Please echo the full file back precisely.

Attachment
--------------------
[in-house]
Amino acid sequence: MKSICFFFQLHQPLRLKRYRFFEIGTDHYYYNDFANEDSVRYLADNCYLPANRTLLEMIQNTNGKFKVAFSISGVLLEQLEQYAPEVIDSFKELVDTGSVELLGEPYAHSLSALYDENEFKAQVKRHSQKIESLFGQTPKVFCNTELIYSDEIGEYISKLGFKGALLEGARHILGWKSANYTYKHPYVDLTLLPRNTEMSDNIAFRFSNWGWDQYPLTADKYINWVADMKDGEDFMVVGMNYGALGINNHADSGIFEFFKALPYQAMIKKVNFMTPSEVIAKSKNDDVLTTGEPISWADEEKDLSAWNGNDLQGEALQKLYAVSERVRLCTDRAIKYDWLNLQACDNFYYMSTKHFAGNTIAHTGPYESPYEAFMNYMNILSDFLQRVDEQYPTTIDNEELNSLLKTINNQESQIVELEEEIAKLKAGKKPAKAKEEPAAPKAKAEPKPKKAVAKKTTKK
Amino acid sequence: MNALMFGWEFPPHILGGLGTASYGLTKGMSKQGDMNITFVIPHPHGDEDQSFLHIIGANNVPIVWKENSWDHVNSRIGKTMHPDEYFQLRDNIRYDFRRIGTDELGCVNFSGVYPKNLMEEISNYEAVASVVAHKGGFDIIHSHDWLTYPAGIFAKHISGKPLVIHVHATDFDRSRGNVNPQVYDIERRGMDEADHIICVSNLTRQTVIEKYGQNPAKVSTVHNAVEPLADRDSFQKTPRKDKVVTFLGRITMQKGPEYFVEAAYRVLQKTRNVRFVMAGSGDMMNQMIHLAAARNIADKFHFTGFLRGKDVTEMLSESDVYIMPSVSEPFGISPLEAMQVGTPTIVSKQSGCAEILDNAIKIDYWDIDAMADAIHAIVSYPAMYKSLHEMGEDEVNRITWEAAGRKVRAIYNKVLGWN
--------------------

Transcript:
[in-house]
Amino acid sequence: MKSICFFFQLHQPLRLKRYRFFEIGTDHYYYNDFANEDSVRYLADNCYLPANRTLLEMIQNTNGKFKVAFSISGVLLEQLEQYAPEVIDSFKELVDTGSVELLGEPYAHSLSALYDENEFKAQVKRHSQKIESLFGQTPKVFCNTELIYSDEIGEYISKLGFKGALLEGARHILGWKSANYTYKHPYVDLTLLPRNTEMSDNIAFRFSNWGWDQYPLTADKYINWVADMKDGEDFMVVGMNYGALGINNHADSGIFEFFKALPYQAMIKKVNFMTPSEVIAKSKNDDVLTTGEPISWADEEKDLSAWNGNDLQGEALQKLYAVSERVRLCTDRAIKYDWLNLQACDNFYYMSTKHFAGNTIAHTGPYESPYEAFMNYMNILSDFLQRVDEQYPTTIDNEELNSLLKTINNQESQIVELEEEIAKLKAGKKPAKAKEEPAAPKAKAEPKPKKAVAKKTTKK
Amino acid sequence: MNALMFGWEFPPHILGGLGTASYGLTKGMSKQGDMNITFVIPHPHGDEDQSFLHIIGANNVPIVWKENSWDHVNSRIGKTMHPDEYFQLRDNIRYDFRRIGTDELGCVNFSGVYPKNLMEEISNYEAVASVVAHKGGFDIIHSHDWLTYPAGIFAKHISGKPLVIHVHATDFDRSRGNVNPQVYDIERRGMDEADHIICVSNLTRQTVIEKYGQNPAKVSTVHNAVEPLADRDSFQKTPRKDKVVTFLGRITMQKGPEYFVEAAYRVLQKTRNVRFVMAGSGDMMNQMIHLAAARNIADKFHFTGFLRGKDVTEMLSESDVYIMPSVSEPFGISPLEAMQVGTPTIVSKQSGCAEILDNAIKIDYWDIDAMADAIHAIVSYPAMYKSLHEMGEDEVNRITWEAAGRKVRAIYNKVLGWN